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May a complaint be amended to cure a failure to state a cause of action?


May a complaint be amended to cure a failure to state a cause of action?

Yes. If the complaint failed to aver the fact that certain conditions precedent were undertaken and complied with, the failure to so allege the same may be corrected by an amendment of the complaint. Section 5 of Rule 10 applies to situations wherein evidence not within the issues raised in the pleadings is presented by the parties during the trial and was not objected to. The provision also covers situations where, to conform to evidence not objected to by the adverse party, the pleadings are sought to be amended on motion of a party. Thus, a complaint which fails to state a cause of action may be cured by evidence presented during the trial.

For example, a complaint filed by a guarantor to collect a sum of money from the debtor fails to state a cause of action if the complaint does not allege that the creditor of the debtor has been paid by the guarantor even if in fact there was payment. However, if during the course of the proceedings, evidence is offered on the fact of payment without objection from the debtor, the defect in the complaint was cured by the evidence. The plaintiff may then move for the amendment of his complaint to conform to the evidence. (Dean Riano)


Where the complaint was filed at a time where no cause of action has yet accrued in favor of the plaintiff, may the complaint be amended to cure the defect?

● No. The reason for this is plain: There is no cause of action to cure where there is none in the first place.

● Amendments of pleadings are allowed under Rule 10 of the 1997 Rules of Civil Procedure in order that the actual merits of a case may be determined in the most expeditious and inexpensive manner without regard to technicalities, and that all other matters included in the case may be determined in a single proceeding, thereby avoiding multiplicity of suits. Section 5 thereof applies to situations wherein evidence not within the issues raised in the pleadings is presented by the parties during the trial, and to conform to such evidence the pleadings are subsequently amended on motion of a party. Thus, a complaint which fails to state a cause of action may be cured by evidence presented during the trial.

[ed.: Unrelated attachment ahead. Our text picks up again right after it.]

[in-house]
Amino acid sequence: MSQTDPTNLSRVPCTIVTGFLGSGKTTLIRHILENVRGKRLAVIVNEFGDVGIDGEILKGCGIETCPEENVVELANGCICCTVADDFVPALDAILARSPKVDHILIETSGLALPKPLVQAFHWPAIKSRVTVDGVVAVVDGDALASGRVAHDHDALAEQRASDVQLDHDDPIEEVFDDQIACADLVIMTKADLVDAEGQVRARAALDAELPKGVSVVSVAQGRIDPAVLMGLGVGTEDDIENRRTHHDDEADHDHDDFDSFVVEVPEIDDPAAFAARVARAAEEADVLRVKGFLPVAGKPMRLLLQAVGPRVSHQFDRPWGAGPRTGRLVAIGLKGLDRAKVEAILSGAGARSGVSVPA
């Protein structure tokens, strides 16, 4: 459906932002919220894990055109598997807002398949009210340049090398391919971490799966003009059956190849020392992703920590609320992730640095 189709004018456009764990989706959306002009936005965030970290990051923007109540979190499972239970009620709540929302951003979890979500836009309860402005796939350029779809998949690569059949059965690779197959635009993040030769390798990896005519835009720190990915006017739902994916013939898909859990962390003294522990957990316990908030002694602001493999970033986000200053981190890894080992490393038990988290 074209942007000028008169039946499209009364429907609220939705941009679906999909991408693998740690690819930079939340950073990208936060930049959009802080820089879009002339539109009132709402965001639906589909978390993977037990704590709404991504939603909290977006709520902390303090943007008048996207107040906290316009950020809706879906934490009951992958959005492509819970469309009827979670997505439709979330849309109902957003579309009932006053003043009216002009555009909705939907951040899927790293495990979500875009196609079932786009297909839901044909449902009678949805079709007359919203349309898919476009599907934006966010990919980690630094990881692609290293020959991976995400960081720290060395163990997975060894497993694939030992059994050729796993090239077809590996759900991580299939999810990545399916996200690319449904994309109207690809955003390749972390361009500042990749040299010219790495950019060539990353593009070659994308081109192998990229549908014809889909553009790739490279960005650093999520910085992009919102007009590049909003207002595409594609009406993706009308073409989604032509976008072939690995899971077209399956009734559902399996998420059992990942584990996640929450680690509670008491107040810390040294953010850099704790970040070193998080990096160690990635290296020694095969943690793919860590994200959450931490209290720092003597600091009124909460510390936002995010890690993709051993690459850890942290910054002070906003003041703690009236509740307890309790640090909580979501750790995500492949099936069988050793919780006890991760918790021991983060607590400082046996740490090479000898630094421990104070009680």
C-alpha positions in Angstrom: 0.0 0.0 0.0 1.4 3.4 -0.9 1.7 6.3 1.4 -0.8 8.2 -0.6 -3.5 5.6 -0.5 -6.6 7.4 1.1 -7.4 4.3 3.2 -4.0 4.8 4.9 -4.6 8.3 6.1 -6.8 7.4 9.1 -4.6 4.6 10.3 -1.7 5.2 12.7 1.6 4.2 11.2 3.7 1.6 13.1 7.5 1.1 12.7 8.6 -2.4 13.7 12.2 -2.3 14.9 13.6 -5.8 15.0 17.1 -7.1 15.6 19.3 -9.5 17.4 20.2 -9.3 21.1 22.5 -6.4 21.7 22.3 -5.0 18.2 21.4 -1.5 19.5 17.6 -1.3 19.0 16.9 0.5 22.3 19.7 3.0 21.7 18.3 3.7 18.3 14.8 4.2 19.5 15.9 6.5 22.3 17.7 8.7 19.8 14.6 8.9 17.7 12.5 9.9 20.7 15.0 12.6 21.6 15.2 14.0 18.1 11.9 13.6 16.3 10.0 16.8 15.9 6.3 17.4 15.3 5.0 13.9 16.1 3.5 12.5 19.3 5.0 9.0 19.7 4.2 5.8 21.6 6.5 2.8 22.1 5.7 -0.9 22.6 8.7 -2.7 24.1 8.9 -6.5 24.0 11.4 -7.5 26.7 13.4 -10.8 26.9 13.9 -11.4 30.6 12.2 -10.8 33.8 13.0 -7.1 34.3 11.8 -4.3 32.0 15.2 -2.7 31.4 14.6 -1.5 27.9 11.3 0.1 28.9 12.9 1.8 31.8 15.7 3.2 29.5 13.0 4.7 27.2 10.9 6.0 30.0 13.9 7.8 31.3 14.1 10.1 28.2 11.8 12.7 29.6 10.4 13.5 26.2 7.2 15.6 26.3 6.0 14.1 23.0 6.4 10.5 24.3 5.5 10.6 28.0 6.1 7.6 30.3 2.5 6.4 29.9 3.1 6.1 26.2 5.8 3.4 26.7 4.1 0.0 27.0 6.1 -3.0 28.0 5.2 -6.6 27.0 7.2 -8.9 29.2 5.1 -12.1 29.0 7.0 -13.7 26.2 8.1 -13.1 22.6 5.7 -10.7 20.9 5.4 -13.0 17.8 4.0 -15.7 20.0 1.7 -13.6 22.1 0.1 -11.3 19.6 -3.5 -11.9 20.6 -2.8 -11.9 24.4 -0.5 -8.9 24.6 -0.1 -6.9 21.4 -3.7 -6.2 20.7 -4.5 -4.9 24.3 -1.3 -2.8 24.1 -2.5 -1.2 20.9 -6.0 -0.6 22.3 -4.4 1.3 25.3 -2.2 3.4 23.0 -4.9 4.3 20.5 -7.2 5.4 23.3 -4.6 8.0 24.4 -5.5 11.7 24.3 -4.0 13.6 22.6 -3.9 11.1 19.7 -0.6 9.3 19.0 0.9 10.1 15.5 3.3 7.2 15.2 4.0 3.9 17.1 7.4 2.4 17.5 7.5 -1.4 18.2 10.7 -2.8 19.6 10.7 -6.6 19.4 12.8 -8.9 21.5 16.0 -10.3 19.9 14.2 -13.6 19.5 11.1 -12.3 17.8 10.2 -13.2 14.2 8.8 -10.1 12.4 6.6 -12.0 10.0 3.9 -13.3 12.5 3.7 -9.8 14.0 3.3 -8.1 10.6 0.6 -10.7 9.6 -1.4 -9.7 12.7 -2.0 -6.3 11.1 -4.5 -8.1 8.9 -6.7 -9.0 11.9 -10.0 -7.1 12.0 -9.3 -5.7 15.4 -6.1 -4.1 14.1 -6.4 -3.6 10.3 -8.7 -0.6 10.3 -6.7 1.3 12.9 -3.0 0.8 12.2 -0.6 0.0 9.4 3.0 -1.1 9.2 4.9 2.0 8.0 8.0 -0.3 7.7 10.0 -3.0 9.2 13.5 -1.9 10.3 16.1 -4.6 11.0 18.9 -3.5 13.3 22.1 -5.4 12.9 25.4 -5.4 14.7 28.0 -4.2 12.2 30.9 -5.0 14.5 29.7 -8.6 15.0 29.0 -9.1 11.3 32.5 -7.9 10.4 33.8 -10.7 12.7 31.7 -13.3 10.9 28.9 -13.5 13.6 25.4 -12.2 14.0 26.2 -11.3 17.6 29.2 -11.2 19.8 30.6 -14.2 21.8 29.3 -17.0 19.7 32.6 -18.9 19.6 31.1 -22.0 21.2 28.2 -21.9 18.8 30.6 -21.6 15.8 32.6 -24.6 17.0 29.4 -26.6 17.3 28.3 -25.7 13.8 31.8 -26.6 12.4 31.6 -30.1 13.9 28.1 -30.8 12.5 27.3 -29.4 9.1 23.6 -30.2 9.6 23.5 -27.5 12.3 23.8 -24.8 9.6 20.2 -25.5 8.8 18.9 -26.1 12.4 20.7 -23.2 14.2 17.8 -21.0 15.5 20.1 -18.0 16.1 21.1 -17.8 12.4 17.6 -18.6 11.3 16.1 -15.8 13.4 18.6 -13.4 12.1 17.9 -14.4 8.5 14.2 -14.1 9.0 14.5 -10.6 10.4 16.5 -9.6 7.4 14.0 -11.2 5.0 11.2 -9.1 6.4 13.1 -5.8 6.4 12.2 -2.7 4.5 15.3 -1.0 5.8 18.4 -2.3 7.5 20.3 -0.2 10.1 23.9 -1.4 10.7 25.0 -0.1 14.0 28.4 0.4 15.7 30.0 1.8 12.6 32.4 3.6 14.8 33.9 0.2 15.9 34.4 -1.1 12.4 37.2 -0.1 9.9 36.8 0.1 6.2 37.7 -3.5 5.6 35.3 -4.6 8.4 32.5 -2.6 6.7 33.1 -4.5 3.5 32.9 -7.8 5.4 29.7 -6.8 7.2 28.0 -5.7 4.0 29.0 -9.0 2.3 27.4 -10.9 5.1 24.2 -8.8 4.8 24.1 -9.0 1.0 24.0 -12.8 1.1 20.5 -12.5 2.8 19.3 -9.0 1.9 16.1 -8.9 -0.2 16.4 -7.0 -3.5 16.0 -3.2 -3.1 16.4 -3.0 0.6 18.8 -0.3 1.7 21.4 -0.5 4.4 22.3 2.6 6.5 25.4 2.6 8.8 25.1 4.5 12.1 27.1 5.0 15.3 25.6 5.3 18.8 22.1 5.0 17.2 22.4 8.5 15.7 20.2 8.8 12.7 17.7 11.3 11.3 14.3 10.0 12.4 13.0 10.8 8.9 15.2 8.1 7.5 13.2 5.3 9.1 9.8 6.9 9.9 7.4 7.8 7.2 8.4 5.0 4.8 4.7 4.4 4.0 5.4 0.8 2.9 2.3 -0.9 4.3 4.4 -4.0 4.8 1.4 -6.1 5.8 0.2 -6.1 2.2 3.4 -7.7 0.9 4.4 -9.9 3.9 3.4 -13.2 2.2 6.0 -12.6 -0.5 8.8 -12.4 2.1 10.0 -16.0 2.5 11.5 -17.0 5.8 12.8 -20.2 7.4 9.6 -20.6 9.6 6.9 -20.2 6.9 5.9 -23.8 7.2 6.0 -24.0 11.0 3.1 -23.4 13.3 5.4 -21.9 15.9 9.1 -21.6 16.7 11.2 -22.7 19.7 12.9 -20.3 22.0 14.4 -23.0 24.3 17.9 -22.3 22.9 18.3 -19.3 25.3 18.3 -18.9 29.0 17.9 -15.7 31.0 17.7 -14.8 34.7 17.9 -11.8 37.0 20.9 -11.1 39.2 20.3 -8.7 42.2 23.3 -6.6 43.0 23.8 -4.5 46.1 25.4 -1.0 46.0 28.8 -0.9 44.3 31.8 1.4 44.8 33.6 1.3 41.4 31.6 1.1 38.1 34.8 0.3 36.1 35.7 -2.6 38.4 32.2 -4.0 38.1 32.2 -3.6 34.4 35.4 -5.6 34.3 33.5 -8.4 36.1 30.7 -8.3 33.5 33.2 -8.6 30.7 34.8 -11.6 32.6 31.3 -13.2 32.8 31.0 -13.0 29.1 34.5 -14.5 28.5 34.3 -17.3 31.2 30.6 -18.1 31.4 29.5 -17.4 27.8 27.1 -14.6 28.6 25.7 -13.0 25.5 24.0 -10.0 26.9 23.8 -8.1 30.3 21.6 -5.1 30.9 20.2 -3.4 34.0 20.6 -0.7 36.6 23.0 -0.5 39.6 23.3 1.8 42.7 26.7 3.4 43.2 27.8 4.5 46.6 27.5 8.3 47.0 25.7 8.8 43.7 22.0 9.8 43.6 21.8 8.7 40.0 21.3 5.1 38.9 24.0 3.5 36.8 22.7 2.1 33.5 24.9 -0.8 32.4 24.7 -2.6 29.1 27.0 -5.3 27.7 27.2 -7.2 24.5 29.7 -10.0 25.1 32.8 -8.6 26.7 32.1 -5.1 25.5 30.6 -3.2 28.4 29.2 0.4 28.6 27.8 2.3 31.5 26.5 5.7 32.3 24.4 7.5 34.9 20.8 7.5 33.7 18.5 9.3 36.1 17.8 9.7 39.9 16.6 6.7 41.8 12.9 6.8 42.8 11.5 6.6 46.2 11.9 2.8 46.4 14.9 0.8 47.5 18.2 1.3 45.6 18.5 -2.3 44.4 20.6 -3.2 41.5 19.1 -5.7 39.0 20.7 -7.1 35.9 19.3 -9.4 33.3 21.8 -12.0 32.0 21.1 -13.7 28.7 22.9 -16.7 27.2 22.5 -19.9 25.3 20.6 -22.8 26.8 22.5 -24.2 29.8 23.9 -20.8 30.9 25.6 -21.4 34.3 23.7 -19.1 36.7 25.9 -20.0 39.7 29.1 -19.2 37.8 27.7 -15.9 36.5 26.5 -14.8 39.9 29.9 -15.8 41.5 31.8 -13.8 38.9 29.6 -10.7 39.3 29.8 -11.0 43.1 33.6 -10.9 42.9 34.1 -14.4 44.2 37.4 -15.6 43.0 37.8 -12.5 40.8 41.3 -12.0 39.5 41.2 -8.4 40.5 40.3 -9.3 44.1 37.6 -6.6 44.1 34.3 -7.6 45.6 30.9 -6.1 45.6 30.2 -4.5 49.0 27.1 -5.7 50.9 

However, the curing effect under Section 5 is applicable only if a cause of action in fact exists at the time the complaint is filed, but the complaint is defective for failure to allege the essential facts. For example, if a complaint failed to allege the fulfillment of a condition precedent upon which the cause of action depends, evidence showing that such condition had already been fulfilled when the complaint was filed may be presented during the trial, and the complaint may accordingly be amended thereafter. Thus, in Roces v. Jalandoni, this Court upheld the trial court in taking cognizance of an otherwise defective complaint which was later cured by the testimony of the plaintiff during the trial. In that case, there was in fact a cause of action and the only problem was the insufficiency of the allegations in the complaint. This ruling was reiterated in Pascua v. Court of Appeals.

It thus follows that a complaint whose cause of action has not yet accrued cannot be cured or remedied by an amended or supplemental pleading alleging the existence or accrual of a cause of action while the case is pending. Such an action is prematurely brought and is, therefore, a groundless suit, which should be dismissed by the court upon proper motion seasonably filed by the defendant. The underlying reason for this rule is that a person should not be summoned before the public tribunals to answer for complaints which are immature. (Swagman Hotels and Travels, Inc. vs. CA, G.R. No. 161135. April 8, 2005) 

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